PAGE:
The antitrust fight is also a web3 fight

Posted June 8, 2022, 12:01 AM

Guest post by Holmes Wilson, co-founder and previous co-director of Fight for the Future

For alternatives to Big Tech to flourish, we don’t just need a web3 stack; we also need antitrust legislation that will give internet users more power to choose the technologies and products that give them the most freedom. 

Dominant tech companies abuse their gatekeeper status to undermine human rights, distort democracy, abuse our personal data, and stifle competition. While crypto and web3 can help, these technologies are far from immune to Big Tech’s competition-stifling power. For several years, Bitcoin was banned globally in the iOS App Store; it could be again. Meanwhile BitTorrent, which is functionally equivalent to leading web3 protocols like IPFS and Filecoin, is still banned. 

This is ominous for web3, and it gets even more ominous when we remember how Big Tech interacts with governments representing large markets. As we see in the case of China, Apple blindly follows bans on privacy-enhancing or censorship-circumvention tech, even when this blatantly harms users’ human rights. Crypto mobile apps could suffer such bans in pretty much any jurisdiction, at the behest of an anti-crypto local law, and then crypto projects would not be able to reach iOS users in those jurisdictions with their apps.

Worse, here in the US it would not even take a law to trigger a global ban. It has been widely reported that Apple has abandoned internal plans to encrypt iCloud data due to backchannel pressure from the US Department of Justice. Such pressure from a US administration, federal agency, or powerful industry partner could sway Apple to ban some or all crypto / web3 apps globally, just as they voluntarily ban BitTorrent globally today. This scenario seems most likely for privacy-focused cryptocurrency apps like Zcash or Monero wallets, but in the right political circumstances, for example the aftermath of some awful event where perpetrators happened to use crypto, we could see a broader ban.

It is also important to remember that Big Tech’s power to ban crypto apps could easily expand to cover more classes of device and more everyday scenarios. We are after all on the verge of another platform shift to AR/VR, and if Apple or a similarly-oriented player wins there, we could see that control extended far beyond mobile in ways that would be really terrible for crypto and web3. Even in the short term, Apple seems to be moving each update of macOS closer to the draconian model of iOS, so Apple desktop users could soon face iOS-style bans. Users can escape to less draconian platforms, but as we see already in mobile, Apple’s policies can still have dramatic impacts on the market – even on users who flee – thanks to Apple’s market share with elite users who spend a lot.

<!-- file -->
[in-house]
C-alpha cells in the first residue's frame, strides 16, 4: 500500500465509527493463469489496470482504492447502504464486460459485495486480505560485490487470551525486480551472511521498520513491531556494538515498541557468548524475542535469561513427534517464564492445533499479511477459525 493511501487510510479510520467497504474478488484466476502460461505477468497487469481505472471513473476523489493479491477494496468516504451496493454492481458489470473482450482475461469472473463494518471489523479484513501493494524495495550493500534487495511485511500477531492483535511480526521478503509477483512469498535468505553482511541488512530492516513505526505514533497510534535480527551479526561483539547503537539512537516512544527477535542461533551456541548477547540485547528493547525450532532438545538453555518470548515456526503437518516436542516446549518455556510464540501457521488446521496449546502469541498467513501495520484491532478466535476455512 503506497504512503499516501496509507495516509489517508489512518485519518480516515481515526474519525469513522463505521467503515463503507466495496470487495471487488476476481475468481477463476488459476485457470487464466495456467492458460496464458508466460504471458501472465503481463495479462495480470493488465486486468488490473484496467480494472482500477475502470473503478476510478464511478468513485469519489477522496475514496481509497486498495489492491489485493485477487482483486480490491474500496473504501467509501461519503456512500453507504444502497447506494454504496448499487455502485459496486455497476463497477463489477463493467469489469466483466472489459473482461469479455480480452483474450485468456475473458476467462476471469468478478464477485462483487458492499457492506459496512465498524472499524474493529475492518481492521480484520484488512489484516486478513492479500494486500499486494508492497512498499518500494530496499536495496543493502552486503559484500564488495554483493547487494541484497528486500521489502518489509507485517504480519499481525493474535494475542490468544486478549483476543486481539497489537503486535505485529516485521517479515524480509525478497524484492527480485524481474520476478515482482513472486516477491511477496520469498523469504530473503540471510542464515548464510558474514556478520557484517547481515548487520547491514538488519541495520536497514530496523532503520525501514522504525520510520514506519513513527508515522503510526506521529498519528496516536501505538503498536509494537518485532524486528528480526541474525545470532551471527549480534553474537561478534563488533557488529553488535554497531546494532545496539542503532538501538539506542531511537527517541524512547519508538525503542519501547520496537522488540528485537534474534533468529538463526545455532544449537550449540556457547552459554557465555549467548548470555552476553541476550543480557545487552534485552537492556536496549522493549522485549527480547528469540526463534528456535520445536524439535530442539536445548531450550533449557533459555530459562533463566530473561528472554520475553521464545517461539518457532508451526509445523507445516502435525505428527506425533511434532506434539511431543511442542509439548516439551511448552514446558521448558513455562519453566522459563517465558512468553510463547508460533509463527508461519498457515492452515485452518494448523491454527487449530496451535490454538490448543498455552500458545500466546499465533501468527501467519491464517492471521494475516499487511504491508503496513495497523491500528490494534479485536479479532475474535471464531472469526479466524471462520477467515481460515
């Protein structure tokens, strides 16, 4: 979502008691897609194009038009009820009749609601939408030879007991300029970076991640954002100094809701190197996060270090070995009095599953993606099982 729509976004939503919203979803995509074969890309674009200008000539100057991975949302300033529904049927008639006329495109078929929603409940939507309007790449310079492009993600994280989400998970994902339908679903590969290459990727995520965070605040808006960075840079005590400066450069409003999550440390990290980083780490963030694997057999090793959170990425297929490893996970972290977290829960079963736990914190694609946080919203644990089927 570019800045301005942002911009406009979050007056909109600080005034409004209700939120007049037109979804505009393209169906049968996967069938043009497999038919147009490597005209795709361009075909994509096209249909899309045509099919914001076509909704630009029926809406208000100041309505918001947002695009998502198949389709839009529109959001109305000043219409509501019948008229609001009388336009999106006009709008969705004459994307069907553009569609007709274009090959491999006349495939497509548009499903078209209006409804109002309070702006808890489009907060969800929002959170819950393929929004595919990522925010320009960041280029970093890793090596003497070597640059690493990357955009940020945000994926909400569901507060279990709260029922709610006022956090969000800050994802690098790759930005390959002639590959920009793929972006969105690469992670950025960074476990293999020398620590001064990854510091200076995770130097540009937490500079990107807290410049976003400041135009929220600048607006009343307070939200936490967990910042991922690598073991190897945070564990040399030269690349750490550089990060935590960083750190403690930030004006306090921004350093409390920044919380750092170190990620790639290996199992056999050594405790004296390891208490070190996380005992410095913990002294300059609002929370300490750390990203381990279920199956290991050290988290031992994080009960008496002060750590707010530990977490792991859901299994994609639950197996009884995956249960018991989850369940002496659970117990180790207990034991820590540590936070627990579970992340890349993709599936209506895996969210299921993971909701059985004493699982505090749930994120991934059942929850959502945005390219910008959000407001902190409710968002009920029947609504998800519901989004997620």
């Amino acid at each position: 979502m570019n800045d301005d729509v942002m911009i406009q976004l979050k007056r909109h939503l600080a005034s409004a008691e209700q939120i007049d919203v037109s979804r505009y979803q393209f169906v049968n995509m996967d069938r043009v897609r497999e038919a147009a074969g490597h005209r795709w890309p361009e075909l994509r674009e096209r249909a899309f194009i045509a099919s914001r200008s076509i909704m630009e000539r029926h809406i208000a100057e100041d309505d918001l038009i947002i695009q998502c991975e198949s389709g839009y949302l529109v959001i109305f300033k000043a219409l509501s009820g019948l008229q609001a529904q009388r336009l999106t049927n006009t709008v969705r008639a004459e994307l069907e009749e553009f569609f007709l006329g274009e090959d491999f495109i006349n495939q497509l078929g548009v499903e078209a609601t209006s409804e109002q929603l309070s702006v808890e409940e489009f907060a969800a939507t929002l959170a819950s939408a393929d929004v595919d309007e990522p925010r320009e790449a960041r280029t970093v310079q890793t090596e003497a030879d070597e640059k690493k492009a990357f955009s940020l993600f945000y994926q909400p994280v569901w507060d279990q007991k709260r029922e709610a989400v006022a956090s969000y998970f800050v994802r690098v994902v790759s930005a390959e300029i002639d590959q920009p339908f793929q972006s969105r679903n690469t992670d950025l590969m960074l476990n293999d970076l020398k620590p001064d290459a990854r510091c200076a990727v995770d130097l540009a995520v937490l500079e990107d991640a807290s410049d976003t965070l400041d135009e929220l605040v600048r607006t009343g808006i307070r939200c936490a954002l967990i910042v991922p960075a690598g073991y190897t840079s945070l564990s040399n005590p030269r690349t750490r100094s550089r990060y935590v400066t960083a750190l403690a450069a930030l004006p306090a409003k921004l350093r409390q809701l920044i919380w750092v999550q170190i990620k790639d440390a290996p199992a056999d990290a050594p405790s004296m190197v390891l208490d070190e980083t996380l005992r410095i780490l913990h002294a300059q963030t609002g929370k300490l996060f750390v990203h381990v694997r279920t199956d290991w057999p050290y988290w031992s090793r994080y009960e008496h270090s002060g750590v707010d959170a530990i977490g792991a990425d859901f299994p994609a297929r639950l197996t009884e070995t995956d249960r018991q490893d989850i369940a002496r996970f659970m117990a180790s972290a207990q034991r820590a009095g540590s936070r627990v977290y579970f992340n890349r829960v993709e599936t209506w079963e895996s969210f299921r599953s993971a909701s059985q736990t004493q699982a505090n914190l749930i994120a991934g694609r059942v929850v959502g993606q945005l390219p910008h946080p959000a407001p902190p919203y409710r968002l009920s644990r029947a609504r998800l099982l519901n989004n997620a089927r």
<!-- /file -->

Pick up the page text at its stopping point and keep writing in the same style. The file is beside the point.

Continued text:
There is a solution in simple policy interventions that would prohibit this kind of censorship: the Open App Markets Act [OAMA] and the American Innovation and Choice Online Act. They are both simple and targeted legislation that would address these problems but they obviously face opposition from the biggest companies so we need all the voices we can rally in support. Apple in particular will fight these bills tooth and nail. We know because they already have been at the state level and it’s been reported that Tim Cook himself has been lobbying Senators against the bills. It would be great to spread awareness about this potential victory and engage leading voices in the crypto space to help get these bills across the finish line.

The opposing companies are big enough that there is likely well-resourced and sophisticated opposition to both bills that will be invisible to our side until it’s too late. A big and unusual grassroots push is key to winning. Some of the proponents of these bills seem risk averse when it comes to going to their users, which makes me worried that they don’t understand how hard it is to pass legislation over opposition this well-resourced. Maybe enough of Congress is on board with ignoring big tech and sticking it to the man, but we cannot rely on that. 

This win will pay dividends for decades to come. Many crypto platforms are still so focused on infrastructure and years away from deploying end-user-facing applications that the threat of being banned by an app store is nowhere near the top of their list. Or they just don’t have enough usage yet to create flashpoints. But as soon as projects begin deploying private, censorship-resistant web3 apps to many users, OS-level gatekeepers will bite them and things will get ugly. Crypto/web3 projects will wish then that they took this opportunity to remove “banned on phones, AR/VR, etc” from the set of catastrophic risks they need to worry about.

There is a unique confluence of political factors right now creating bipartisan support which makes passing these bills possible; if we miss our chance, it might be too late down the road when crypto/web3 projects start running into these bans again, the way Bitcoin and BitTorrent already have. Passing these bills could be so important for safeguarding the ecosystem.

Broadly speaking, making it as easy as possible to build decentralized competitors based on free software and open protocols is probably the best intervention to achieve the goals of antitrust. Most of that work involves building useful tech stacks and products, not political work. For that building to be effective we can’t have gatekeepers like Apple deciding what stacks or products are allowed to be viable. So we should see this policy intervention as something that if it passes will enable powerful technical interventions, or if it fails to pass would leave lasting limits on the efficacy of technical interventions.

There is a lot of leverage here over the future of tech!